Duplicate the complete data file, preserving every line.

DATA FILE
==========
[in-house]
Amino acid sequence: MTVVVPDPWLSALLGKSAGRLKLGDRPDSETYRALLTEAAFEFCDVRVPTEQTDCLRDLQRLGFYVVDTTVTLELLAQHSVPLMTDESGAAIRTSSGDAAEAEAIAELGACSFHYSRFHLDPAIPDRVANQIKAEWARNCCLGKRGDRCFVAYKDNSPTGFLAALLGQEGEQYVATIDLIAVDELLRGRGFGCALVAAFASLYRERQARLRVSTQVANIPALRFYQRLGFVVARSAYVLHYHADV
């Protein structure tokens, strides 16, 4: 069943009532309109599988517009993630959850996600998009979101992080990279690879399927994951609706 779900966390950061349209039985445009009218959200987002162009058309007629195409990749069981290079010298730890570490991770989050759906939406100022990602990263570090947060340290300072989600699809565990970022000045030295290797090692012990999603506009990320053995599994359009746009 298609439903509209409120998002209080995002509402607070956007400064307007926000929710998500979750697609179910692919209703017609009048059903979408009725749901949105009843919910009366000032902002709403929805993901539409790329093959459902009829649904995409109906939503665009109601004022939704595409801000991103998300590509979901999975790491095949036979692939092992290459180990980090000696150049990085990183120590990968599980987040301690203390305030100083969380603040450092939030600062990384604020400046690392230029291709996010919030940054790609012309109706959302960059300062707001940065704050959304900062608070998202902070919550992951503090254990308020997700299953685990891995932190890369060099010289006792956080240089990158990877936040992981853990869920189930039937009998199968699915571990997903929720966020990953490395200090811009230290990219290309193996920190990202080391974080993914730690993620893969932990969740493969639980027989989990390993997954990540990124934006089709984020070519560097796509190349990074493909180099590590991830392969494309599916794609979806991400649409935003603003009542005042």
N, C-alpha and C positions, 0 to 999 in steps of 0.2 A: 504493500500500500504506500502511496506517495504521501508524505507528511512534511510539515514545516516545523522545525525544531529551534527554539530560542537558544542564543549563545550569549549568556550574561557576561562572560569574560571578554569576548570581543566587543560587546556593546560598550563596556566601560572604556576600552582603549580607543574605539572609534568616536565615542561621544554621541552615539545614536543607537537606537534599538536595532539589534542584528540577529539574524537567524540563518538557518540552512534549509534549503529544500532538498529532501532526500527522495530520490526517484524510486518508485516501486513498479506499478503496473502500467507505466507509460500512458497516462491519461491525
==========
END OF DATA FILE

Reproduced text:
[in-house]
Amino acid sequence: MTVVVPDPWLSALLGKSAGRLKLGDRPDSETYRALLTEAAFEFCDVRVPTEQTDCLRDLQRLGFYVVDTTVTLELLAQHSVPLMTDESGAAIRTSSGDAAEAEAIAELGACSFHYSRFHLDPAIPDRVANQIKAEWARNCCLGKRGDRCFVAYKDNSPTGFLAALLGQEGEQYVATIDLIAVDELLRGRGFGCALVAAFASLYRERQARLRVSTQVANIPALRFYQRLGFVVARSAYVLHYHADV
């Protein structure tokens, strides 16, 4: 069943009532309109599988517009993630959850996600998009979101992080990279690879399927994951609706 779900966390950061349209039985445009009218959200987002162009058309007629195409990749069981290079010298730890570490991770989050759906939406100022990602990263570090947060340290300072989600699809565990970022000045030295290797090692012990999603506009990320053995599994359009746009 298609439903509209409120998002209080995002509402607070956007400064307007926000929710998500979750697609179910692919209703017609009048059903979408009725749901949105009843919910009366000032902002709403929805993901539409790329093959459902009829649904995409109906939503665009109601004022939704595409801000991103998300590509979901999975790491095949036979692939092992290459180990980090000696150049990085990183120590990968599980987040301690203390305030100083969380603040450092939030600062990384604020400046690392230029291709996010919030940054790609012309109706959302960059300062707001940065704050959304900062608070998202902070919550992951503090254990308020997700299953685990891995932190890369060099010289006792956080240089990158990877936040992981853990869920189930039937009998199968699915571990997903929720966020990953490395200090811009230290990219290309193996920190990202080391974080993914730690993620893969932990969740493969639980027989989990390993997954990540990124934006089709984020070519560097796509190349990074493909180099590590991830392969494309599916794609979806991400649409935003603003009542005042």
N, C-alpha and C positions, 0 to 999 in steps of 0.2 A: 504493500500500500504506500502511496506517495504521501508524505507528511512534511510539515514545516516545523522545525525544531529551534527554539530560542537558544542564543549563545550569549549568556550574561557576561562572560569574560571578554569576548570581543566587543560587546556593546560598550563596556566601560572604556576600552582603549580607543574605539572609534568616536565615542561621544554621541552615539545614536543607537537606537534599538536595532539589534542584528540577529539574524537567524540563518538557518540552512534549509534549503529544500532538498529532501532526500527522495530520490526517484524510486518508485516501486513498479506499478503496473502500467507505466507509460500512458497516462491519461491525